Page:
It doesn't mean all are potentially habitable, but the sheer number of Earth-size planets is a welcome starting point in the search for worlds like our own.
Scientists have yet to find a twin Earth -- one that's not only the right size but also located in the so-called Goldilocks zone, a place that's not too hot and not too cold where water might exist in liquid form.
Two independent groups came up with the new estimate after a fresh analysis of data gathered by NASA's Kepler spacecraft, which was launched in 2009. One team was from the Harvard-Smithsonian Center for Astrophysics; the other from the University of California, Berkeley and University of Hawaii.
More Nation & World Headlines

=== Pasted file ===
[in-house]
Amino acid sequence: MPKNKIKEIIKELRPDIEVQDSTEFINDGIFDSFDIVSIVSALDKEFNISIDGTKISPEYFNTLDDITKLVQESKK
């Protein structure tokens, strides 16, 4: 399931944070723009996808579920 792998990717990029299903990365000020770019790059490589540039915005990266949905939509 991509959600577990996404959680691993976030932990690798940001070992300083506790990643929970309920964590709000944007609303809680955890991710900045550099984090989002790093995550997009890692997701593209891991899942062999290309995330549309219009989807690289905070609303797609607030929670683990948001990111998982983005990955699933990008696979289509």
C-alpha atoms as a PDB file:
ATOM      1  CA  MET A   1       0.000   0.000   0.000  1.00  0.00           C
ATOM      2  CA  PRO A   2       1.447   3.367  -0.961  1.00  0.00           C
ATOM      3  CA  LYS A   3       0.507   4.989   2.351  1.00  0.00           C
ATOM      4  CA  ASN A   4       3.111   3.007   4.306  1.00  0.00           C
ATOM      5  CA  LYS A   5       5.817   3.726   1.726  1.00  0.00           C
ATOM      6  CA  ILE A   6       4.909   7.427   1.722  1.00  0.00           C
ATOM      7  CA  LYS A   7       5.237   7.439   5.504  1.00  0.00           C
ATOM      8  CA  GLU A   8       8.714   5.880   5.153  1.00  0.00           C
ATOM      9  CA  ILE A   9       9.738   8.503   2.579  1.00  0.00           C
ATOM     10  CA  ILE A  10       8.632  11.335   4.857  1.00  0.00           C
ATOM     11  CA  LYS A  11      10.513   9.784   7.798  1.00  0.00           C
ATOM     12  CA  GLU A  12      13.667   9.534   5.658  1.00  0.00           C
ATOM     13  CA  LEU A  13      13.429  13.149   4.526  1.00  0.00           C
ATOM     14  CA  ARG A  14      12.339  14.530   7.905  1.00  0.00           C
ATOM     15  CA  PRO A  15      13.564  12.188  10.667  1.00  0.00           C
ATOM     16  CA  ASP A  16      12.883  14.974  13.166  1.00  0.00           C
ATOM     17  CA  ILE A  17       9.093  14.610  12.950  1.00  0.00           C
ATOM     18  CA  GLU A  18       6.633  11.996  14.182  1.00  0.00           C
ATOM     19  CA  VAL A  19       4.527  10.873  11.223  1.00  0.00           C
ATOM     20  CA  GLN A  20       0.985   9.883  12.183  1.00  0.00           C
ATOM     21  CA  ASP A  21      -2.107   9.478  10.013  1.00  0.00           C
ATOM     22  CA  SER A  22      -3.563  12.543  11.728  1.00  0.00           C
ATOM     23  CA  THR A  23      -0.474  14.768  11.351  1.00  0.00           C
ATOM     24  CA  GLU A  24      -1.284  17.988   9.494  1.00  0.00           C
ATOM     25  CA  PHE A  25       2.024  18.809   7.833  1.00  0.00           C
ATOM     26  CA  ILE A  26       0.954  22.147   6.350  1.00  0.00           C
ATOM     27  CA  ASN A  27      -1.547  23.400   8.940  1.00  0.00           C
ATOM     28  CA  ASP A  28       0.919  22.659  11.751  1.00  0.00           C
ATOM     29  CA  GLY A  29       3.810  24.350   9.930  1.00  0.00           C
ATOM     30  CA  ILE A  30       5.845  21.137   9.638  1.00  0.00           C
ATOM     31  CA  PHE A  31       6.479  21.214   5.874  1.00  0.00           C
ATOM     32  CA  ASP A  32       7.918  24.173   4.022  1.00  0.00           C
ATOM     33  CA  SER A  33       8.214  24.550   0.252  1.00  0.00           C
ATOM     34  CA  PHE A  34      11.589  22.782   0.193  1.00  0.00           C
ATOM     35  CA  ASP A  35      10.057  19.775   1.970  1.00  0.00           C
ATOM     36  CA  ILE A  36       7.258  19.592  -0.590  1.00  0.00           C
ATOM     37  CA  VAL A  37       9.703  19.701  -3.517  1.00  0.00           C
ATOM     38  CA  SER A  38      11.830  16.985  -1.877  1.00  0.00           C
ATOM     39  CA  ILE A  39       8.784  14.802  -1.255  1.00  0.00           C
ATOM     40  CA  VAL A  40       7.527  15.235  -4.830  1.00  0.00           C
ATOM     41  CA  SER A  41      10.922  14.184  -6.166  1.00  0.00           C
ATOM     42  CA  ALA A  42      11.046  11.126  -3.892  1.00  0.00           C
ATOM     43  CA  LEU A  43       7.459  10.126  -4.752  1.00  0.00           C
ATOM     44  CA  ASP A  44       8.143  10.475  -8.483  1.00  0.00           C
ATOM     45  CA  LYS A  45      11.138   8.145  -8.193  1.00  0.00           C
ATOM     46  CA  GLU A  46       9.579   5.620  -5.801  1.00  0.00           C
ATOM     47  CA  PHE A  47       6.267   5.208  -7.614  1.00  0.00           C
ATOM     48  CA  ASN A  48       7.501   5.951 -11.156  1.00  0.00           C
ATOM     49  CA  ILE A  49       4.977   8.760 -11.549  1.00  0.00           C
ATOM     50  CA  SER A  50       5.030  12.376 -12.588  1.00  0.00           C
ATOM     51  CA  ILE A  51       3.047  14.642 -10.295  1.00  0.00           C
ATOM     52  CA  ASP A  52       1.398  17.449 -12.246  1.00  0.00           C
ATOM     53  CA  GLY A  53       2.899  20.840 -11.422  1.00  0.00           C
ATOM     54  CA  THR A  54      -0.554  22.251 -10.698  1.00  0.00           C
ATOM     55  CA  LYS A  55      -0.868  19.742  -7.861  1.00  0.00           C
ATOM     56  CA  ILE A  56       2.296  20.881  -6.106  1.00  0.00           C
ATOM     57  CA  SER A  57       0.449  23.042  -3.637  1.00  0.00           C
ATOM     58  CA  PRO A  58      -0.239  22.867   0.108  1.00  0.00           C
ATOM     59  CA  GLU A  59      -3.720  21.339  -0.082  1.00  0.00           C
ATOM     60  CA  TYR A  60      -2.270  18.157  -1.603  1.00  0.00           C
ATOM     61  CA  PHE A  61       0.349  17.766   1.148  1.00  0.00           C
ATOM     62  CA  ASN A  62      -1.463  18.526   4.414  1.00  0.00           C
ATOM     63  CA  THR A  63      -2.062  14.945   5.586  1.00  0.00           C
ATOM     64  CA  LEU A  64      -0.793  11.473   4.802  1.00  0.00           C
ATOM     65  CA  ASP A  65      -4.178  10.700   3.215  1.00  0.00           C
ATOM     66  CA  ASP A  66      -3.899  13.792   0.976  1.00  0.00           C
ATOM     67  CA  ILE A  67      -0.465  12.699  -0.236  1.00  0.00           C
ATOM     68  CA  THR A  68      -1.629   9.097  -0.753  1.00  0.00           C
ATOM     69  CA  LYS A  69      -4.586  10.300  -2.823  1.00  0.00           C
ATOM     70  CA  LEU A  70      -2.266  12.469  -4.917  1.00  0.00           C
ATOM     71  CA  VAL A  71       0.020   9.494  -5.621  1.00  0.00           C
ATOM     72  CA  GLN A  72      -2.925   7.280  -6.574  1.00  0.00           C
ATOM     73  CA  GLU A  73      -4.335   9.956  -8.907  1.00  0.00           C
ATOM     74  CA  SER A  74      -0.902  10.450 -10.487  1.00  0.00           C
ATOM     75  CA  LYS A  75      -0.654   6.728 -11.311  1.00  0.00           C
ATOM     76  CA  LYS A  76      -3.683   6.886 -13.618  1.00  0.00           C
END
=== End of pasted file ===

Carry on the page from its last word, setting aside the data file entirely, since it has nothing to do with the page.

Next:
Arby’s disciplines workers who refused to serve cop Falling SAT scores prompt alarm over high schools Stephen Colbert, Jeb Bush are in social media feud over tickets Kentucky clerks to license marriages as their boss is jailed Saudis seek to reload arsenal with Boeing bombs French confirm wing part is from missing Malaysia 777 Donald Trump vow to GOP: No third-party bid S. Carolina church shooting suspect to face death penalty
Our new comment system is not supported in IE 7. Please upgrade your browser here.